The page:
Salsify oxidizes very quickly when cut, so you must drop it in acidulated water (water that has a bit of acid – like lemon juice – added to it) immediately after peeling or slicing the root. The Chicago Tribune posted even more tips, including:
- Wear rubber gloves when preparing, as both types of salsify can discolor your hands.
- When boiling or parboiling salsify, stir in one tablespoon each flour and lemon juice to prevent the roots from turning gray.
Flavor Salsify sparingly, no matter which method of cooking is chosen. Steaming is preferred over boiling as it breaks easily. Once cooked, cut as desired. To store, wrap in plastic; refrigerate. If in good condition when purchased, it will keep up to two weeks. Check periodically to prevent the root from drying out.
If you’re lucky enough to get your hands on salsify of either variety, there are a surprising number of lovely recipes to try. Like this one for salsify provencal(excerpted from Diane Morgan’s book), which pairs the root with tons of garlic and parsley, or this little salsify gratin number. Here are a few delicious-sounding salsify recipes from Hugh Fearnley-Whittingstall, including salsify fritters, salsify tempura and a salsify gratin with kale (yum!). Hank Shaw over at Hunter, Gardner, Angler, Cook has a couple of great salsify recipes, including Salmon with sorrel and salsify or salsify fritters with oyster mushrooms and oysters (he calls it “Oyster, Oyster, Oyster” – get it?). The Chicago Tribune has a couple of great salsify recipes, including salsify slaw and salsify pancakes. And the New York Times serves up an awesome-sounding cream of salsify soup (truffle oil optional).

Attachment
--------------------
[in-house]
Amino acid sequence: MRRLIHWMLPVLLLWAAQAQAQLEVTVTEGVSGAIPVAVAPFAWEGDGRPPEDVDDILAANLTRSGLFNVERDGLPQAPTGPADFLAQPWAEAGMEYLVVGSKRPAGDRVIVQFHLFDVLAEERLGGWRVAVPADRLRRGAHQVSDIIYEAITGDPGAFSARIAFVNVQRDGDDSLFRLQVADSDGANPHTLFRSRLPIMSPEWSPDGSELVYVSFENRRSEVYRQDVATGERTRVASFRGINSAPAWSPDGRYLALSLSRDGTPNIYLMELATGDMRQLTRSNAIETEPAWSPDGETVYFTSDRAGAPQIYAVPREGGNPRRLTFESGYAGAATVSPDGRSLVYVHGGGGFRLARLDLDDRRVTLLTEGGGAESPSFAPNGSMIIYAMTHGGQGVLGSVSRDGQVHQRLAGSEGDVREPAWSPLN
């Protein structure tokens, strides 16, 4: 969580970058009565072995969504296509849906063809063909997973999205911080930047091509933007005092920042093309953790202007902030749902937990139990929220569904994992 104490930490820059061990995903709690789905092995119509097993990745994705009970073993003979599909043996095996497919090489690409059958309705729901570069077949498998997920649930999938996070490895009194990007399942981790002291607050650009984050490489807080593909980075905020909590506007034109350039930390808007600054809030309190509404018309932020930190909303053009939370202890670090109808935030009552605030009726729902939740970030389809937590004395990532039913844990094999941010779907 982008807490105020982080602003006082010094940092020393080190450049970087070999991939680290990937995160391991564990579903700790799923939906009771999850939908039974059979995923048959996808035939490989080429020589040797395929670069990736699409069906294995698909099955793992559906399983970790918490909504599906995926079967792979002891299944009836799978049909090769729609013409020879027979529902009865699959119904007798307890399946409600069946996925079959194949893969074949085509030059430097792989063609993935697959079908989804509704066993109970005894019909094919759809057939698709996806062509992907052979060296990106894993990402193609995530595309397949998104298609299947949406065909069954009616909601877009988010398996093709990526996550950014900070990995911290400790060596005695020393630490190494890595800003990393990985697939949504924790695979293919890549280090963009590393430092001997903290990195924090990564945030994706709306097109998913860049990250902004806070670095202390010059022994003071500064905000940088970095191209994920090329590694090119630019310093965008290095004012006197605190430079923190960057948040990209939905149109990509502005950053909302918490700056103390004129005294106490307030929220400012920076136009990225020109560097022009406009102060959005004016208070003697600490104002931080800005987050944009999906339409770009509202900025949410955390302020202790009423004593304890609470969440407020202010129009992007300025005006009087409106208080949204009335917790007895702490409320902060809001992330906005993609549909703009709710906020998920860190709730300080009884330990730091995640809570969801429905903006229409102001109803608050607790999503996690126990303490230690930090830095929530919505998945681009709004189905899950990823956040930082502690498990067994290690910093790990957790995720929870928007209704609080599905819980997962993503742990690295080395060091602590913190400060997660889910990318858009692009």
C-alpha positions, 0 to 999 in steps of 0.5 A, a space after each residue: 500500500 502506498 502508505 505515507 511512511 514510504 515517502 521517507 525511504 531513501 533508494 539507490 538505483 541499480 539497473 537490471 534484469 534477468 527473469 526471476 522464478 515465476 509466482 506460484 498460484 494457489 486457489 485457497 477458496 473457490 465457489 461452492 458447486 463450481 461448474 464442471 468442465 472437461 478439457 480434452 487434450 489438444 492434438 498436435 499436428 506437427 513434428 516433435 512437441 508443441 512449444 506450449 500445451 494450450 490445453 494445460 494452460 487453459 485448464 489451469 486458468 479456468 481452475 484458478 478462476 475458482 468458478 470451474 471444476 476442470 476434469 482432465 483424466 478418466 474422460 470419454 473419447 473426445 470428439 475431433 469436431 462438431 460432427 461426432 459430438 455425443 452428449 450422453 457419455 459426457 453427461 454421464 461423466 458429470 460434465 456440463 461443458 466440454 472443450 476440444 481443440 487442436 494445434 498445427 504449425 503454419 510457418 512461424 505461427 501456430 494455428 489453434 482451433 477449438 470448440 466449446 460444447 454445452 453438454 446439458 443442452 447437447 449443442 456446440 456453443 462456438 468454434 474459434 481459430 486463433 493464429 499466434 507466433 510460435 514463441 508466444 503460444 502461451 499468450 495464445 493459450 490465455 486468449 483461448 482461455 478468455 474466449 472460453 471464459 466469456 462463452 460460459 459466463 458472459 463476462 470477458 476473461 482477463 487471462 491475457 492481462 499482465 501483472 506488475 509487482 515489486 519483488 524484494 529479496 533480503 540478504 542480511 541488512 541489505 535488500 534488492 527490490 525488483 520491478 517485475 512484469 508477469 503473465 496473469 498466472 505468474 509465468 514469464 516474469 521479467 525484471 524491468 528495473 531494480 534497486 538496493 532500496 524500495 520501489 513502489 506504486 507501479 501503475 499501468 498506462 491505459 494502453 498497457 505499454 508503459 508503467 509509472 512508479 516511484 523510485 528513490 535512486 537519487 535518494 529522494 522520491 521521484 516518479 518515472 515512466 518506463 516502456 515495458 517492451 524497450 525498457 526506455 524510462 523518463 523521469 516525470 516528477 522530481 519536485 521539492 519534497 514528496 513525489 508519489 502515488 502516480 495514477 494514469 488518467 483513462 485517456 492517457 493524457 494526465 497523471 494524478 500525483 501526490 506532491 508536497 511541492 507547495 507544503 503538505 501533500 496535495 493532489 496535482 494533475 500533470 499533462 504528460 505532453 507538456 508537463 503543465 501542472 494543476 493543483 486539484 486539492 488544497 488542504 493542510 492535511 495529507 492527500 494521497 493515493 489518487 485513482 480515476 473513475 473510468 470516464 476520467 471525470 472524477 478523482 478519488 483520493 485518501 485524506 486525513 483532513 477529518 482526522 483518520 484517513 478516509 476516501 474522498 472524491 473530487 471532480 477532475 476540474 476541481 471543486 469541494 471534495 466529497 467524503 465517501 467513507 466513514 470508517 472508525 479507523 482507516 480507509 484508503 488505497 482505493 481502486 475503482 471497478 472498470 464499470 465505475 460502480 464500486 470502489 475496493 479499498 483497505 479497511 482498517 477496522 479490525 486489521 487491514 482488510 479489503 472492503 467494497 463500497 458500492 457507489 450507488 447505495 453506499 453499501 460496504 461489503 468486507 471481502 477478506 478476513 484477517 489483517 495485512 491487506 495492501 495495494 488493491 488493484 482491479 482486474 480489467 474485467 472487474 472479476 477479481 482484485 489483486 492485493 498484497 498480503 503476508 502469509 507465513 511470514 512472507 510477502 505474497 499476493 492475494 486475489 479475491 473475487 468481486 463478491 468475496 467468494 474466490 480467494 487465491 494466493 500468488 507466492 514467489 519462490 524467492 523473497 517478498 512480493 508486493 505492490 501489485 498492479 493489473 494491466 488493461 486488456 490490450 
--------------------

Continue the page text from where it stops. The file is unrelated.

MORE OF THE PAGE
For more salsify recipes, I urge you to check out Diane Morgan’s book, Roots, for a treasure trove of ideas, including Scorzonera Wrapped in Crisp Proscuitto, Scorzonera Fettuccine in Mushroom Cream Sauce and Salsify Oyster Stew, among many others.
Other ideas include:
By Daniel Galmiche
By Martin Blunos
By Tom Kitchin
By Mark Hix
By Andrew Turner